Youth Urges KZN DBE To Release Its Scholar Transport Policy

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Around 483 633 learners in KwaZulu Natal (KZN) walk more than half an hour in one direction to school each day, according to the 2016 Statistics South Africa General Household Survey. Many learners across the country walk long distances in sunshine and rain, crossing rivers and hiking through the mountains to get to school. But the problem is the worst in KZN.

These learners are high on education advocacy organisation Equal Education’s (EE) agenda. In the rural village of Nquthu, in northern KZN, the youth highlighted their problems getting to school to EE back in 2015. Since then, EE has repeatedly been urging the KZN Department of Education (DoE) and Department of Transport (DoT), through engagement, protest and court action, to alleviate the burden of these learners by implementing an effective scholar transport policy. Post-school EE youth organisers spoke about how lack of transport impacted their schooling as learners. 

EE youth organisers picketed outside the Pietermaritzburg High Court on October 23. EE, represented by the Equal Education Law Centre (EELC), took the KZN DoE to court, hoping to pressurise government into releasing the provincial scholar transport policy which should have been available in December 2018. They emerged victorious when government committed to releasing it’s Scholar Transport Policy for public comment by 31 January next year. If the KZN DoE fails to comply, it will have to answer to the courts. 
Palisa Motloung (21) Nquthu, KZN

I was once an Equaliser myself and I once walked to school every morning and afternoon. I can tell how exhausting that is through my experience. As youngsters, we would walk to school every day, traveling distances, facing terrors when it’s rainy and stormy or too cold or hot. We were never sure what’s going to happen on those routes. Nquthu is in a rural area. Learners have to travel through mountains with huge stones so it’s highly possible that these stones could fall on them and they can get hurt easily. 

My walk to school was about 30 minutes. I remember this one time when I was walking with my friend, and then we passed a bush and there were men there talking. You couldn’t tell if they were talking on this side or that side of the fence because it was dark. It was very scary, we literally had to run. Imagine we had to run with all our books and everything. It was quite an experience and I don’t wish any child should go through that.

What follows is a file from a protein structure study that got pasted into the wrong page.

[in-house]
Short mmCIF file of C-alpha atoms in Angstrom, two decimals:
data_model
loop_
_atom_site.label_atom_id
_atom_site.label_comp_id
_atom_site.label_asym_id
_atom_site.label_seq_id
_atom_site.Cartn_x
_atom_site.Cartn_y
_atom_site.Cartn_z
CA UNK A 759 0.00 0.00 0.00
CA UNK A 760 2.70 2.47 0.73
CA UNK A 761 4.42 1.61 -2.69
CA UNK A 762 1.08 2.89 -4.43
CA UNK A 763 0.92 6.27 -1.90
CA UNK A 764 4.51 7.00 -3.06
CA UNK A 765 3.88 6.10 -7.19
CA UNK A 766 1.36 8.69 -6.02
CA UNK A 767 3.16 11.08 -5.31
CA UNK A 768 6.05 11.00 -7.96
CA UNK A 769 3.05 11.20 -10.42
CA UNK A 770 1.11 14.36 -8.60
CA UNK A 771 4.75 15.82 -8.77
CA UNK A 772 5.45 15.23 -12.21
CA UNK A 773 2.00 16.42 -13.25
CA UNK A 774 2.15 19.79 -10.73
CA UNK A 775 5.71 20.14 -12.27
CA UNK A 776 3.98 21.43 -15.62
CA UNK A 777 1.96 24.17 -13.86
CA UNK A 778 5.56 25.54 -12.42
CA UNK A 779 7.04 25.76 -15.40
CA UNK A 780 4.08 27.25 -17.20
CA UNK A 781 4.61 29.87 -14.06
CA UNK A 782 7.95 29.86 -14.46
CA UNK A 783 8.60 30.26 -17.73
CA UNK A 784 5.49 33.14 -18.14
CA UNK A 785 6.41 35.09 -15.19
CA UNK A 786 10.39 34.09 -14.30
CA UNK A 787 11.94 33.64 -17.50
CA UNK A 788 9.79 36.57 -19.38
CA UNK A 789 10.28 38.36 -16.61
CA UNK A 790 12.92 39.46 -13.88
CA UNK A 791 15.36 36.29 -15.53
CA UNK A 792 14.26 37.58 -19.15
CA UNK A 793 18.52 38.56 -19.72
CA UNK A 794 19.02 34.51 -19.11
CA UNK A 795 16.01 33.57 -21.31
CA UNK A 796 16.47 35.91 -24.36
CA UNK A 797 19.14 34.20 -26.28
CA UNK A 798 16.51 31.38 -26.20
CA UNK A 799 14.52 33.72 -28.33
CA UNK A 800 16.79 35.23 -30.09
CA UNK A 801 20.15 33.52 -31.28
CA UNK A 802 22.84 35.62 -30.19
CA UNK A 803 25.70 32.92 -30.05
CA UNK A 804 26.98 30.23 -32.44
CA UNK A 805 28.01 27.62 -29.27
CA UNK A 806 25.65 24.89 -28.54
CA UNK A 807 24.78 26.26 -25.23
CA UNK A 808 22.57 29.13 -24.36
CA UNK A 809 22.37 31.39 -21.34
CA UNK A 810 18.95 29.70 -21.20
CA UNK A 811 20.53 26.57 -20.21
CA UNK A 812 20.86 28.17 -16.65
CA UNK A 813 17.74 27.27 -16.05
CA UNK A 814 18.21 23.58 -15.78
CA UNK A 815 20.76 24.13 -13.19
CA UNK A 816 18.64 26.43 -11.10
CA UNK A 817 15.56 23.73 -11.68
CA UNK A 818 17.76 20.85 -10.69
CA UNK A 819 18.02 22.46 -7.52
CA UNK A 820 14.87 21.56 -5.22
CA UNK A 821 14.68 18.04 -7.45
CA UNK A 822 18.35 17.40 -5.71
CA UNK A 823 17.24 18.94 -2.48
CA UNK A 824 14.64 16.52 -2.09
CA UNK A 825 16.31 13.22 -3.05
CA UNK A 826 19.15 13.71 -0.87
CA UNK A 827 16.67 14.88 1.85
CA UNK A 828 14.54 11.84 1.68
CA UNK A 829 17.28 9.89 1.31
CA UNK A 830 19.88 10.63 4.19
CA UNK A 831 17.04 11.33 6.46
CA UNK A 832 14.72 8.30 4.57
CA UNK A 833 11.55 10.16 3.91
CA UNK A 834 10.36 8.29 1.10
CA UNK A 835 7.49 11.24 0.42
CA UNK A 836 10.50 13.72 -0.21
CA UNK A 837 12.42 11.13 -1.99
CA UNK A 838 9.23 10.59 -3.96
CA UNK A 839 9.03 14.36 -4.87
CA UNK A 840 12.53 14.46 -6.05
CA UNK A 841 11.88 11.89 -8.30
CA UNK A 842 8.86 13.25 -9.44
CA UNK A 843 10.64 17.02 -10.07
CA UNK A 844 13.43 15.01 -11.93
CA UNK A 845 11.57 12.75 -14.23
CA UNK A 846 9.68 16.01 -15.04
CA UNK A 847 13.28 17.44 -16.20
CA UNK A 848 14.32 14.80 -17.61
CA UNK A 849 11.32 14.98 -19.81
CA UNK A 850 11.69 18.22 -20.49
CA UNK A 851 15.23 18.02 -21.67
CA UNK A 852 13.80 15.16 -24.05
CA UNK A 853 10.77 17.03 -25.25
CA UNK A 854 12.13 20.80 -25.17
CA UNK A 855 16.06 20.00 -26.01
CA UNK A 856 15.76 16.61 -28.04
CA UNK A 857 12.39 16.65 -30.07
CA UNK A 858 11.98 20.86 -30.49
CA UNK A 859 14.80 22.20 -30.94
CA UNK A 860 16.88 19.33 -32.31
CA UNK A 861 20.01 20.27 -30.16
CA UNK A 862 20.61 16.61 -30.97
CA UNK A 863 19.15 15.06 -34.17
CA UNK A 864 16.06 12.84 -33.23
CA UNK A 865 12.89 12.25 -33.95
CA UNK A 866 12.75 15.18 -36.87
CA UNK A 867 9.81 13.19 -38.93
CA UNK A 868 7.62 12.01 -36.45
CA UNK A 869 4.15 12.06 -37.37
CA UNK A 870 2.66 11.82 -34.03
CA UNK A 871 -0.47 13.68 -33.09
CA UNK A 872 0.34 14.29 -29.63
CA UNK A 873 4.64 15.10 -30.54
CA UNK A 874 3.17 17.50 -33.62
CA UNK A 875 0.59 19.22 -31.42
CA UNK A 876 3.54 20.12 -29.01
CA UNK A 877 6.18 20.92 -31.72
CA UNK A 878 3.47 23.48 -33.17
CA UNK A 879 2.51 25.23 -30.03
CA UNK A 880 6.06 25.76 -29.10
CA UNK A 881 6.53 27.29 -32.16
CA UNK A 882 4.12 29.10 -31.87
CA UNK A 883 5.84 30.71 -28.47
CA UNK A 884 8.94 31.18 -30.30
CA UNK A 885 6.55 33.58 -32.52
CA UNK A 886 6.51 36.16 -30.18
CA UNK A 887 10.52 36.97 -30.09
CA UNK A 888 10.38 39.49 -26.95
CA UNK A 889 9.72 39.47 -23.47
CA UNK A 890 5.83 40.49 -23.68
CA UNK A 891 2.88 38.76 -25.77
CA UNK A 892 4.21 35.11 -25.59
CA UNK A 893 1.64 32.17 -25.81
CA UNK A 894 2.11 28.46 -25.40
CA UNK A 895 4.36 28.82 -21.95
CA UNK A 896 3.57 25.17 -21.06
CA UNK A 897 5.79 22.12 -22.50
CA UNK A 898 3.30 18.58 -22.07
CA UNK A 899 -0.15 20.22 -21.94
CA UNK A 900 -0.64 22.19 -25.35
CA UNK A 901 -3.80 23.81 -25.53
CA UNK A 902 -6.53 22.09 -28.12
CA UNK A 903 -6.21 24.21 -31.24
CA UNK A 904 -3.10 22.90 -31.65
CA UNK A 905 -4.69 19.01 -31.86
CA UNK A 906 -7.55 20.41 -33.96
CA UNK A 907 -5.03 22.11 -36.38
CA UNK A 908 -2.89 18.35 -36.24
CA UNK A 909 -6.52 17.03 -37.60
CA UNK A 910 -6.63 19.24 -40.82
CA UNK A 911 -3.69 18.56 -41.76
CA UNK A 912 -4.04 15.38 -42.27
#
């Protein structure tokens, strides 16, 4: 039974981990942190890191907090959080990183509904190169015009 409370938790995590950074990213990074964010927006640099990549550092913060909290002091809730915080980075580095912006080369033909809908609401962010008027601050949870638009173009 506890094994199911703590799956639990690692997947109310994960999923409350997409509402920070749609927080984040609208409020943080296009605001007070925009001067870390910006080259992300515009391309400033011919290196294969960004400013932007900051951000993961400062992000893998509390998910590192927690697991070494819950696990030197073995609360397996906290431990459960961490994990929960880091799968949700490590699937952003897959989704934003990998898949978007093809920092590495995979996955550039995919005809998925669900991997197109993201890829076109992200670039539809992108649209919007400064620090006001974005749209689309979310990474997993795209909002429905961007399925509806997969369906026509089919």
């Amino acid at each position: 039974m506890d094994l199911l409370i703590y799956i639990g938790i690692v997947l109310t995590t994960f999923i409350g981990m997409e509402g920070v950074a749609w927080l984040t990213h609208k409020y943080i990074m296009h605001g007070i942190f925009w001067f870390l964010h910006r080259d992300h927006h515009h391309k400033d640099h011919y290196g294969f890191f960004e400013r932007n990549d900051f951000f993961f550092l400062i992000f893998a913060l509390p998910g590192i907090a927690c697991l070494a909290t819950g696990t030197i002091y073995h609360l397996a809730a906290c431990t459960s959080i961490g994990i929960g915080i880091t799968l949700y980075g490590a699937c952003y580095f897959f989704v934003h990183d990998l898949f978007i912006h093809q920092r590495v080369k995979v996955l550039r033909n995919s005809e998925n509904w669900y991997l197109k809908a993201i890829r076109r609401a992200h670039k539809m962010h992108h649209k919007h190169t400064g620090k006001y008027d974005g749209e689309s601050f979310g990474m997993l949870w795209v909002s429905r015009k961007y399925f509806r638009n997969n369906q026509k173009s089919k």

Getting this transport policy for them means that they will be safe, the pass percentage in KZN will be much better. Learners won’t have to walk to school and get to school tired. A lot of positive things will come from this, that’s why I think that children should be provided with scholar transport. 

EE urged the KZN DoE in the middle of last year to provide clear timelines for the finalisation of its scholar transport policy. However, the government had not relented delaying the finalisation for another year.
Sanele Zulu (22), Nquthu, KZN

We live in a rural area and there are children who are walking long distances to go to school. When they go to school, they get raped, there is a lot of crime. There are rivers that they have to cross and they get wet. When it is raining, it is risky to walk when there is lightning, and there is the possibility of drowning when the river floods.  

I didn’t have to walk to school, I was lucky. I stayed close by to the school so I didn’t even know this was an issue until I was part of Equal Education. That’s when I really saw the problem and got to interact with it. It’s important for people like me who didn’t walk to school to care because most of the time when learners wake up very early, they get to school very hungry and tired. They can’t concentrate and perform badly. This affects the school percentage, the pass rate of the school also gets affected because of the long kilometers that children have to walk to school. 

EE has been working to achieve free and safe scholar transport in Nquthu since 2015 after Equalisers told EE about the difficulties they faced getting to school. Should the KZN government release its scholar transport policy, it would clarify which learners qualify for government-subsidised scholar transport, how the KZN DoE and the KZN DoT will work together to provide scholar transport, and how learners’ safety will be ensured.
Nomfundo Ngobese (25), Nquthu, KZN

It hurts when we see children from Nquthu walking long distances. I wished that KZN MEC for Education Mr Kwazi Mshengu was here today. I wanted to see him and ask him about his personal experience because I have no doubt that he comes from the rural areas. He knows what the challenges in the rural areas are but he just grew up and he got out and he is denying it. 

Our walk to school was 35km. We had to do house calls, duties, homework and it was worse because we didn’t even have electricity. Electricity only came now. Even in winters when we had to go to school, it was dark. We didn’t feel safe, we had to wake up past 4 so that at past 5 we could go to school. We didn’t even realise the difficulties our smaller siblings were facing. It’s a thing that we just got used to. Even if we found snakes on our way to school, we didn’t realise it was dangerous to see them. 

I didn’t even know walking long distances to school was a wrong thing to do until EE came and opened our minds. Even our parents didn’t know it was wrong, they thought that because in the olden days they walked amalong distances, so we must get used to it. But when EE came to our rural village, something went off in our eyes and we saw things in a different way. 

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